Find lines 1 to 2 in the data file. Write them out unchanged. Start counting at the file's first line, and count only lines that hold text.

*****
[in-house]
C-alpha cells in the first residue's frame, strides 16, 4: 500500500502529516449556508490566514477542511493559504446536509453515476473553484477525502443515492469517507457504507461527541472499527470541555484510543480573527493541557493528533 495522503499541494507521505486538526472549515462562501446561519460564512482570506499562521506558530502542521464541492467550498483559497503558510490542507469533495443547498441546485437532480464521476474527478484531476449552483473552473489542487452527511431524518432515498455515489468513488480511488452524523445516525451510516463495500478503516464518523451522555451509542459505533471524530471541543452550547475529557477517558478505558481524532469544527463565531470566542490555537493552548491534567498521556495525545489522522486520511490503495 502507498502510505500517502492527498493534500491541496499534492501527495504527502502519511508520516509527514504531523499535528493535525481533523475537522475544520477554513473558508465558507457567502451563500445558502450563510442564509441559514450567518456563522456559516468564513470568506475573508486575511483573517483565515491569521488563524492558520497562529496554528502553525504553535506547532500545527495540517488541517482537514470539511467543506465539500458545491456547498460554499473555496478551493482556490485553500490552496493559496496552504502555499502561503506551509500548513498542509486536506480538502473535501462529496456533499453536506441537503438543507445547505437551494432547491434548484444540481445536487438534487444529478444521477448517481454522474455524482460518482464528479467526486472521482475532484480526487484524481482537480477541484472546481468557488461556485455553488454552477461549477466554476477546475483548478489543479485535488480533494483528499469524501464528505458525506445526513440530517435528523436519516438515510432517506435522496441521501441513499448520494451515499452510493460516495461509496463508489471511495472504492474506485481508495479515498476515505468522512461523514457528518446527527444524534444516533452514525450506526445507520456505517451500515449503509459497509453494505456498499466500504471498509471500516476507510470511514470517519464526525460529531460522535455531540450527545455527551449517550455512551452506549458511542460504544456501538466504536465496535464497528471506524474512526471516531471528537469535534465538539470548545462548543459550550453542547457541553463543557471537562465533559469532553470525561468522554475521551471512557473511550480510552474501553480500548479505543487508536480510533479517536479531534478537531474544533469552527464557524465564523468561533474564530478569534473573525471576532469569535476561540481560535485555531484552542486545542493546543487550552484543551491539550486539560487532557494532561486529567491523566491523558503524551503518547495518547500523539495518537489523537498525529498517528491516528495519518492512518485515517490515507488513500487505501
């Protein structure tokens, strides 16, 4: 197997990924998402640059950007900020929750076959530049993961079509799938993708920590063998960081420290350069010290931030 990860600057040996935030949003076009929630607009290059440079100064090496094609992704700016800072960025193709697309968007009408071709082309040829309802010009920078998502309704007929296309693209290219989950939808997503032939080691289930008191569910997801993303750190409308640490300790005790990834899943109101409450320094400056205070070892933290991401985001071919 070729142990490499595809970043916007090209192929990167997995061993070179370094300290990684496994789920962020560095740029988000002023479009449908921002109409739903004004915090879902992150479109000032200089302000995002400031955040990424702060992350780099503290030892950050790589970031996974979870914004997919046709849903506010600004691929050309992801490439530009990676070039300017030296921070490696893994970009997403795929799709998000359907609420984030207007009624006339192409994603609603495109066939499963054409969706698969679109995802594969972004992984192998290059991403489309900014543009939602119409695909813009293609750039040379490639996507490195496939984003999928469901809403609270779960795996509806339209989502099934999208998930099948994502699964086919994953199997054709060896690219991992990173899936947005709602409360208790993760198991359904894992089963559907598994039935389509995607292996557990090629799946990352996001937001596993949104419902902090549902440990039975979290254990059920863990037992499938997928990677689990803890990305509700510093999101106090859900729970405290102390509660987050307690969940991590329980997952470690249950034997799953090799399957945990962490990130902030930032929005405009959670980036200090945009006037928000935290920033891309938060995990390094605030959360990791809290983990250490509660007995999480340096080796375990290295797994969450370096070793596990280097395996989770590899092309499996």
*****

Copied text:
[in-house]
C-alpha cells in the first residue's frame, strides 16, 4: 500500500502529516449556508490566514477542511493559504446536509453515476473553484477525502443515492469517507457504507461527541472499527470541555484510543480573527493541557493528533 495522503499541494507521505486538526472549515462562501446561519460564512482570506499562521506558530502542521464541492467550498483559497503558510490542507469533495443547498441546485437532480464521476474527478484531476449552483473552473489542487452527511431524518432515498455515489468513488480511488452524523445516525451510516463495500478503516464518523451522555451509542459505533471524530471541543452550547475529557477517558478505558481524532469544527463565531470566542490555537493552548491534567498521556495525545489522522486520511490503495 502507498502510505500517502492527498493534500491541496499534492501527495504527502502519511508520516509527514504531523499535528493535525481533523475537522475544520477554513473558508465558507457567502451563500445558502450563510442564509441559514450567518456563522456559516468564513470568506475573508486575511483573517483565515491569521488563524492558520497562529496554528502553525504553535506547532500545527495540517488541517482537514470539511467543506465539500458545491456547498460554499473555496478551493482556490485553500490552496493559496496552504502555499502561503506551509500548513498542509486536506480538502473535501462529496456533499453536506441537503438543507445547505437551494432547491434548484444540481445536487438534487444529478444521477448517481454522474455524482460518482464528479467526486472521482475532484480526487484524481482537480477541484472546481468557488461556485455553488454552477461549477466554476477546475483548478489543479485535488480533494483528499469524501464528505458525506445526513440530517435528523436519516438515510432517506435522496441521501441513499448520494451515499452510493460516495461509496463508489471511495472504492474506485481508495479515498476515505468522512461523514457528518446527527444524534444516533452514525450506526445507520456505517451500515449503509459497509453494505456498499466500504471498509471500516476507510470511514470517519464526525460529531460522535455531540450527545455527551449517550455512551452506549458511542460504544456501538466504536465496535464497528471506524474512526471516531471528537469535534465538539470548545462548543459550550453542547457541553463543557471537562465533559469532553470525561468522554475521551471512557473511550480510552474501553480500548479505543487508536480510533479517536479531534478537531474544533469552527464557524465564523468561533474564530478569534473573525471576532469569535476561540481560535485555531484552542486545542493546543487550552484543551491539550486539560487532557494532561486529567491523566491523558503524551503518547495518547500523539495518537489523537498525529498517528491516528495519518492512518485515517490515507488513500487505501